Tyre Fire: Welsh Valley
The world’s longest burning tyre fire smouldered in a Welsh valley for fifteen years. Finally being put out in 2004.
The worst industrial fire by arsonists in 1989 was at a tyre dump in Heyope near Powys. This tyre fire spread to a total of 10 million tightly packed together tyres across ten miles. For a decade and a half!
It spewed toxic smoke that has a deleterious effect on people, animals and the environment for miles around. Leaving behind an oily substance packed with heavy metals and poisons that leached into the surrounding earth and groundwater.
Tyre Fire: Heyhope
In another case, the Heyhope fire is a distressing example of why you should never burn old tyres. And the scariest thing is that every country has similar mountains of dumped tyres waiting in a landfill.
Without doubt, the invention of the automobile has been a wondrous thing. Bringing communities and workplaces closer and made transportation faster and safer. But the problem of what to do with discarded tyres is a far less convenient side effect. Significantly it’s causing substantial environmental issues worldwide (long term respiratory effects, genetic defects and death).
Roughly twenty per cent of old tyres are “replacement fuel” in super hot furnaces while manufacturing cement. This undeniably emits a dark, thick smoke filled with ultra-fine particles into the air that can settle deep in the lungs. The particles contain cyanide, carbon monoxide, butadiene, benzene and styrene (all recognised human carcinogens).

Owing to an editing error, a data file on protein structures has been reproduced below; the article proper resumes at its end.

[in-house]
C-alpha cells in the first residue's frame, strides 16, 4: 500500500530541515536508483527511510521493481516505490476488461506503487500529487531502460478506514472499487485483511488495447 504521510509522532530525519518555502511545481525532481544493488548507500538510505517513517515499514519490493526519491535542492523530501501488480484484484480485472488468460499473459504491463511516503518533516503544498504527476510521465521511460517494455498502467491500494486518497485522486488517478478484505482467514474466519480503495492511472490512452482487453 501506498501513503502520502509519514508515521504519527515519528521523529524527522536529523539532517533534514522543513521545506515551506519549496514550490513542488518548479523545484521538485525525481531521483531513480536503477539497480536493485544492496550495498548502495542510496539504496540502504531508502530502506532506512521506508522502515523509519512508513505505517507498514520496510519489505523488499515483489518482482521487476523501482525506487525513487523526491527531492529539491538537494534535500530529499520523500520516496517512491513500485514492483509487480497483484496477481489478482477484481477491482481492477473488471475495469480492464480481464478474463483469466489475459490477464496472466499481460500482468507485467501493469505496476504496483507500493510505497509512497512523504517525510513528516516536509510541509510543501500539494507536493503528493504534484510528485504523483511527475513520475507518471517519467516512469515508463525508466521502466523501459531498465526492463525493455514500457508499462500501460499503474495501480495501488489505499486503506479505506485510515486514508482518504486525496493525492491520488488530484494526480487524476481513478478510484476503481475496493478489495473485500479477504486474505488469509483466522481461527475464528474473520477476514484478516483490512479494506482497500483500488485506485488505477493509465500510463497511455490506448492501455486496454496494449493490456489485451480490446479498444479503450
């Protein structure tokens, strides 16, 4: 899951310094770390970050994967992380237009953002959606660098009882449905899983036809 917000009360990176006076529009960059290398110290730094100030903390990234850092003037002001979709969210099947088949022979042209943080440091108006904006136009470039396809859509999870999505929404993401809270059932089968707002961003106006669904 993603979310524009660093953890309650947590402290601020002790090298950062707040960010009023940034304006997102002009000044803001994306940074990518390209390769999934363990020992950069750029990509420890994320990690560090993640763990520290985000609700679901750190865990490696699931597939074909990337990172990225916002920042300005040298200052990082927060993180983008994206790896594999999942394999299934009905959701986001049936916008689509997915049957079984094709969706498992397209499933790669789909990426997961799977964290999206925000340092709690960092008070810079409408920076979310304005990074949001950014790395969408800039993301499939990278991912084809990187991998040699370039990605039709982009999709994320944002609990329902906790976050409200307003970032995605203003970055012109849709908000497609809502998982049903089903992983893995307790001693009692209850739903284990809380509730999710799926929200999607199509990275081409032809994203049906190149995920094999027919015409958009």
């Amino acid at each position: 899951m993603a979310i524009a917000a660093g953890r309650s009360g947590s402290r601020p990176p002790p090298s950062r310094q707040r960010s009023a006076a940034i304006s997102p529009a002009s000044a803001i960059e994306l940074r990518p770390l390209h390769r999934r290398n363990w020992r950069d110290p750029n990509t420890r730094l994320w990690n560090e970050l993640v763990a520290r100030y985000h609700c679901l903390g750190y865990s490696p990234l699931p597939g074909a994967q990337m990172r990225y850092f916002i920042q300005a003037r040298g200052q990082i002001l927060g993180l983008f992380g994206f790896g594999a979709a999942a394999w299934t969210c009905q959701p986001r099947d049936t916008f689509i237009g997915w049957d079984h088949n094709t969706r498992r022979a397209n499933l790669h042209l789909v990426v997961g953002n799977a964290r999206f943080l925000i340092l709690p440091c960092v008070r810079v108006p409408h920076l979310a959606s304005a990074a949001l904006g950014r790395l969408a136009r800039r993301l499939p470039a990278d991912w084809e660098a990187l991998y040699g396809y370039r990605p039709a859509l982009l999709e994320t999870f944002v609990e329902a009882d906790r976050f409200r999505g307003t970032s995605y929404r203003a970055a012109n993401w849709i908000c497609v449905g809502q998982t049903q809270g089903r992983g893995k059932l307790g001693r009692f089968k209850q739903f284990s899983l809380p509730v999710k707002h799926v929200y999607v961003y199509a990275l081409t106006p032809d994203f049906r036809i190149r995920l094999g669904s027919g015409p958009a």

While cement companies argue burning tyres as fuel reduces their environmental footprint by cutting down on fossil fuel usage. The most compelling evidence is that environmentalists claim it results in sulphur dioxide emissions by a factor of 10. Increasing dust particles by five hundred per cent. There is also some question that burning chlorinated elements in tyres releases further carcinogenic dioxins into the surrounding air.
Babies, children, the elderly and the immune-suppressed are especially susceptible to the toxic pollutants burning tyres emits. This includes increased incidences of life-threatening asthma and heart disease. Contamination can be spread from breast milk to the baby.
Fine particles exuded from burning tyres has been found to cause excess pediatric mortality, hospitalisations and cancer.
Tyres are designed for indestructibility on the road – and that’s the very root of the issue. Forget about lasting a few years pounding tarmac: your average tyre mountain contains a mix of rubber, carbon black and steel that won’t biodegrade for thousands of years.
That leads to further health concerns include the slow breakdown of toxic additives used to make tyres tough.
- Zinc oxide: which can cause lung inflammation, cancer and fetal damage)
- Chromium: skin ulcerations.
- Lead: developmental delays, abdominal pain, neurological changes, irritability and death.
- Copper: psychological damage and Alzheimer’s.
- Cadmium: respiratory problems, renal failure and cancer.
- Sulphur dioxide: inhalation causes long term respiratory effects, genetic defects and death.
Like Britain, many countries struggle with what to do with their rubber tyre mountains. Australia has to deal with a vast twenty-five million of them thrown out every year – most illegally dumped, exported (so we shuffle the problem out of sight and on to a third-world country) or stockpiled.
It’s time to stop burning and stockpiling tyres and focussing on ecologically and human-friendly ways to deal with our mess.